The name protozoa means “first animals.” As the principal hunters and grazers of the microbial world, protozoa play a key role in maintaining the balance of bacterial, algal, and other microbial life. They also are themselves an important food source for larger creatures and the basis of many fo... Read More
Some fungi are quite useful to us. We've tapped several kinds to make antibiotics to fight bacterial infections. These antibiotics are based on natural compounds the fungi produce to compete against bacteria for nutrients and space. We use Saccharomyces cerevisiae (sack-air-oh-my... Read More
Some bacteria have hair- or whip-like appendages called flagella used to ‘swim’ around. Others produce thick coats of slime and ‘glide’ about. Some stick out thin, rigid spikes called fimbriae to help hold them to surfaces. Some contain little particles of minerals t... Read More
Bacteria can be found virtually everywhere. They are in the air, the soil, and water, and in and on plants and animals, including us. A single teaspoon of topsoil contains about a billion bacterial cells (and about 120,000 fungal cells and some 25,000 algal cells). The human mouth is home to ... Read More
Some archaea look like little rods or tiny balls, and some even get around like bacteria, using long hair- or whip-like appendages called flagella that stick out of their cell walls and act like a microscopic outboard motor to get them where they are going.... Read More
Does a bacterium’s cell wall, shape, way of moving, and environment really matter?
Yes! The more we know about bacteria, the more we are able to figure out how to make microbes work for us or stop dangerous ones from causing serious harm. And, for those of us who like to ponder more philosop... Read More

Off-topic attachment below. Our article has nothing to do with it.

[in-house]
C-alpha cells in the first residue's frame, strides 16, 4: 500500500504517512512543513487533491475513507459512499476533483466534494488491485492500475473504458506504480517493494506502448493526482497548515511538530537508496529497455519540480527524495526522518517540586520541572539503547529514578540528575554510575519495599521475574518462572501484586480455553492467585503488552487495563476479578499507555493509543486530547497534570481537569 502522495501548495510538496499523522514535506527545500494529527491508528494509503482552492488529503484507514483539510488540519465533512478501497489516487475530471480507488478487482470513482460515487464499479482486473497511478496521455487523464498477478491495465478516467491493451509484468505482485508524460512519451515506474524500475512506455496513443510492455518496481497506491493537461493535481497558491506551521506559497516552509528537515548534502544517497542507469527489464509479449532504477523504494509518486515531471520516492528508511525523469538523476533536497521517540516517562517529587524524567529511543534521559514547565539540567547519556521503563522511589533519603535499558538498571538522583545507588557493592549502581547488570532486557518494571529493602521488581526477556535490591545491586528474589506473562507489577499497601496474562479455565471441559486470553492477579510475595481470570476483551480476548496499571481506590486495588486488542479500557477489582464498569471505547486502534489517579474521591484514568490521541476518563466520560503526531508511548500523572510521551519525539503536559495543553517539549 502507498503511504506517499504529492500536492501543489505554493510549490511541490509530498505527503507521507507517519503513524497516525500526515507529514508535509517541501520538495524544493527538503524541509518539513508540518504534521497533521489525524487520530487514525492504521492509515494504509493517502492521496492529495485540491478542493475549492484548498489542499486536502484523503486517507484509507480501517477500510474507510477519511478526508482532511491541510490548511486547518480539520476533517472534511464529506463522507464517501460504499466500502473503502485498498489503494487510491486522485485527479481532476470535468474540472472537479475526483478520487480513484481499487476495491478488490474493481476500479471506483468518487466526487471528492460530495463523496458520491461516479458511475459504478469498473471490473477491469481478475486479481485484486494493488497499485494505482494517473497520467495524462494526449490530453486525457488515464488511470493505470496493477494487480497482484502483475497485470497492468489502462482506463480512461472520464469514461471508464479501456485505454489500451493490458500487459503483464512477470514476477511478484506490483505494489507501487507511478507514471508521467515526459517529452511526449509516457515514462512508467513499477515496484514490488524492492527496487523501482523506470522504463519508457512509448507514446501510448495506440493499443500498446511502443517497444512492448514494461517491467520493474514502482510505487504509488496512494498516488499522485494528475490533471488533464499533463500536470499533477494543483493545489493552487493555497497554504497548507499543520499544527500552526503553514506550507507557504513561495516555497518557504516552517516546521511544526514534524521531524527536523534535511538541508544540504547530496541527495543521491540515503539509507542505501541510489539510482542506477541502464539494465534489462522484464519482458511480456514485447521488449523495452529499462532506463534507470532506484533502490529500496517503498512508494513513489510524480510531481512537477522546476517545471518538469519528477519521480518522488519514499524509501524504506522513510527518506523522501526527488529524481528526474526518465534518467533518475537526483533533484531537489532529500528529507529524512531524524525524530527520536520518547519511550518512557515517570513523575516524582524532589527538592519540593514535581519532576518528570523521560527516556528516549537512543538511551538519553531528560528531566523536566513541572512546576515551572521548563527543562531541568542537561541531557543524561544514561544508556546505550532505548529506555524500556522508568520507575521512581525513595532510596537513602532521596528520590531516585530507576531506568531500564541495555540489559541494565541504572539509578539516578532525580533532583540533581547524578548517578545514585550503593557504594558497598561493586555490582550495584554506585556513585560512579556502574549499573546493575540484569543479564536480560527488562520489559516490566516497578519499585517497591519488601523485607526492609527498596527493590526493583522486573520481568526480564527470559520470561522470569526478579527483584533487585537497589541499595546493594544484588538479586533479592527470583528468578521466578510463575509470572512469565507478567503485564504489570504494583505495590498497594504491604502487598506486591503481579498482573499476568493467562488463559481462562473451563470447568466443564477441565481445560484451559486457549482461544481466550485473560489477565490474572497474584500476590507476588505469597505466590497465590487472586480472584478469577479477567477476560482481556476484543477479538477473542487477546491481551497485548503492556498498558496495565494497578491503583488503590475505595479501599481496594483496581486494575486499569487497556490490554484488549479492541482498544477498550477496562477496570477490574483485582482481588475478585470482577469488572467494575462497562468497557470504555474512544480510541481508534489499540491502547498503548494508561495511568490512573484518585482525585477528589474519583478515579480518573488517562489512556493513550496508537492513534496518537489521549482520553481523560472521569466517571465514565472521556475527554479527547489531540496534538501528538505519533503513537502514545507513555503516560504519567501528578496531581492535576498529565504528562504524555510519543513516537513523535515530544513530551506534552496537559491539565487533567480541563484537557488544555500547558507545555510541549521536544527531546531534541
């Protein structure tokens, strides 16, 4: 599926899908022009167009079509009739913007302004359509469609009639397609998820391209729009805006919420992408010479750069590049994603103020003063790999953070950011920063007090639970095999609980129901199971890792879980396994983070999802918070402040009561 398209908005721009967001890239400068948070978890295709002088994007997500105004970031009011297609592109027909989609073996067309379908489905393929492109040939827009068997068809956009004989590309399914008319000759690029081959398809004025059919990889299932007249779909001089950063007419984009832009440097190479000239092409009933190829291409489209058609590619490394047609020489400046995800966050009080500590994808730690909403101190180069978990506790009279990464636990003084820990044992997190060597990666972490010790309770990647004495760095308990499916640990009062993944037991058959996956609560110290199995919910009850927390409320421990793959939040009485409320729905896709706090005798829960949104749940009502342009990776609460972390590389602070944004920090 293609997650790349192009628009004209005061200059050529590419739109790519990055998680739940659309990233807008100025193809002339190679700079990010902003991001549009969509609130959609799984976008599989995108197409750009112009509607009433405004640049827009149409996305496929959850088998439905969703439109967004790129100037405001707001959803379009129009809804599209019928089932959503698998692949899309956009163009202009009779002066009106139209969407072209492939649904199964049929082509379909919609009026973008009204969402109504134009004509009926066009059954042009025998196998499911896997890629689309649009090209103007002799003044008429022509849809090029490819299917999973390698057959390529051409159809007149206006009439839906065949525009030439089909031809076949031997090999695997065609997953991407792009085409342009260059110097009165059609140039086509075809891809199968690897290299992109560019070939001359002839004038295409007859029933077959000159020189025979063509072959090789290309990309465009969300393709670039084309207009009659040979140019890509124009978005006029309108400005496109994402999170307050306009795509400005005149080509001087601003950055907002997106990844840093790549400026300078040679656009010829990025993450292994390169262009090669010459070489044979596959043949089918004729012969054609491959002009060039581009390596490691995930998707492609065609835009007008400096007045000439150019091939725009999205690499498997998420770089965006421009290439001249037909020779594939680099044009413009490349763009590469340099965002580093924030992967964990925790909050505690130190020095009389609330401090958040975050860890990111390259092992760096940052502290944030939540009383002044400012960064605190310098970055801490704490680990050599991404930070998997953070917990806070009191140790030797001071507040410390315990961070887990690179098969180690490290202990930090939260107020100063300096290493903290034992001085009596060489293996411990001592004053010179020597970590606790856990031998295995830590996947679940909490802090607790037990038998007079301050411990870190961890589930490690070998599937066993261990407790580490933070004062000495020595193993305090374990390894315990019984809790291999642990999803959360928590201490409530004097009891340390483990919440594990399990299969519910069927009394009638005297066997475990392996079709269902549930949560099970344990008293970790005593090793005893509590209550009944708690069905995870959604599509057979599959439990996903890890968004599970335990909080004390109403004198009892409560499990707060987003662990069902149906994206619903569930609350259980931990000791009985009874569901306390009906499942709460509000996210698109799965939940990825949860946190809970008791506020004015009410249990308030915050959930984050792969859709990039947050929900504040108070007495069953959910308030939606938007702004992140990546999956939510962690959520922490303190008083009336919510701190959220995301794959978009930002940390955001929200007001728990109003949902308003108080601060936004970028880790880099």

Archaeans are among the earliest forms of life that appeared on Earth billions of years ago. It’s now generally believed that the archaea and bacteria developed separately from a common ancestor nearly 4 billion years ago. Millions of years later, the ancestors of today's eukaryotes split off... Read More
Fungi straddle the realms of microbiology and macrobiology.
Fungi can be found in rising bread, moldy bread, and old food in the refrigerator, and on forest floors. Most decompose non-living things, but some damage crops and plants. A few cause problems in people, such as Candida, which causes yeast infections.... Read More
As the “humongous fungus” shows, fungi can grow to enormous mass if unimpeded.
Hyphae grow by adding cells at the tip. Hyphae are very tiny, measuring only a few microns in diameter in some cases. But they can also be incredibly strong, punching through not only the soft membranes of animal ... Read More
There are some nasty fungi that cause diseases in plants, animals and people. One of the most famous is Phytophthora infestans (fie-tof-thor-uh in-fes-tuhns), which caused the Great Potato Famine in Ireland in the mid-1800s that resulted in a million deaths. See the Read More
Viruses may be referred to often as the smallest infectious things. But there are some smaller contenders. Some of the agents of plant disease lack even a viral coat and are merely small strings of plain, or "naked," RNA. These particles are called viroids. They are believed ... Read More
Fungi absorb nutrients from living or dead organic matter (plant or animal stuff) that they grow on. They absorb simple, easily dissolved nutrients, such as sugars, through their cell walls. They give off special digestive enzymes to break down complex nutrient... Read More
Major development projects are taking place in oceans across the globe all the time, enterprises that will provide shelter and food for a vast number of fish, mussels, urchins, and other marine life.
Microbes require nutrients to grow. These are supplied by either solid or liquid culture media. The standard solid medium is nutrient agar, a gelatinous substance derived from seaweed. The basic liquid medium is nutrient broth, typically a mix of water, meat extract peptone, and sodium chlori... Read More